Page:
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Sport 42: 2014

Tom Weston — from Crossing Over

page 185

Tom Weston

from Crossing Over

Grief was a drought.
I soaked up the rattle of grief’s many voices.

I wrung out my cloth of voices.
The tears, as they fell, made the desert bloom again.

Grief was a garden under green trees
with a beggar, her child and the child’s dog snivelling

for coins. Grief got through more reliably
than the weather.

Roads partition the earth,
fractures down which grief can slip

not so easily denied or lost.
Grief is three colours left behind in the hills.

It is forever sneaking up on me.
Grief is this persistent shadow I cast on snow.

Grief, I said, I know you’ll get me in the end.
But I was tricking. page 186

Grief did jaunty
(a clumsy jaunty) when it thought itself alone.

That’s grief, I thought,
always inconsistent, always up to no good.

Then the snows came.
I stole grief’s scarlet heart and laid it out.

Grief all limp.
Grief knew it was a species of forgiveness.

Somewhere to the south I shoved grief away
under clouds and the ragged snow that summer leaves.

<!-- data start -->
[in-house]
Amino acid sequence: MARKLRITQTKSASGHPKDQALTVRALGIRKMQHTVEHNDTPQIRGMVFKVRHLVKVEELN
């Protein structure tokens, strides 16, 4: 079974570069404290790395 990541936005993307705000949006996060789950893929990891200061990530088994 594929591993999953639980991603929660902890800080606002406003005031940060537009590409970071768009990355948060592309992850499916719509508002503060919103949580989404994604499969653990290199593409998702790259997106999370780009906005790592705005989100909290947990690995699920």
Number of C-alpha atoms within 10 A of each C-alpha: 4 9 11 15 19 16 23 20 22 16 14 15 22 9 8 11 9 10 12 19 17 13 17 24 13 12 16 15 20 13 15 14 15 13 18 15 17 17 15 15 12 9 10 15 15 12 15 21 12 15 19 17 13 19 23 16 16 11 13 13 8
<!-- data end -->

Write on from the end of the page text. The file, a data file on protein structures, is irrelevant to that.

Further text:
Grief would not let go.
It made a determined case for itself in the luggage.

Surprising, because grief can be a reluctant tourist.
It travels when it has to, no more or less.

Grief is serious business.
It eschews flavour and the full glass of evening. page 187

Grief held on for a while,
heading north and then a more determined west.

Grief equivocated over Asia.
It was fearful of snow, and the strange markings

humans make, their need
to rule the earth in whip-straight lines.

Grief was obedience.
Grief, though a shadow, did not tolerate other shadows.

The weather got involved.
From nowhere, wisps, and solid bulging clouds.

We hid in them.
Grief knew a cheap shot, knew that Casablanca

was off the radar.
Grief was given a choice: hide them or ride them.

Only the puffed-up shadows
of clouds sneaking along the ground, nothing else. page 188

Grief broke up in static.
It was lost in the seventh dimension.

The land was so big it never got there.
West of Moscow, by Minsk, grief demanded action.

Grief more than manic.
Time out of joint and out of breath.

Grief was a big sissy.
There was no room for it at thirty thousand feet.

Embarrassment and ennui.
Empathy, said grief, is a drawer of blunt knives.

You gotta sharpen up.
Grief is a kitchen plunged in darkness.

Grief embraced ennui.
I am bored with this constant burn of the senses.

Stretching out, grief knew that provocation was
a dangerous flambé. page 189

Grief now flesh and blood,
the anthropomorphic son of heaven.

Grief thus delivered.
I had no time for its mystification.

Time to go, I said.
While grief sulked I turned the other cheek.

It was a quick run home.
Grief was left gasping at the impudence of it.

Grief at large.
Liberated from having to give a damn.

A convoy of trucks,
dust billowing up from the desert.

Grief in retreat but
disputing those who claimed the day.

I’ll return, said grief.
Hope was seen crossing over.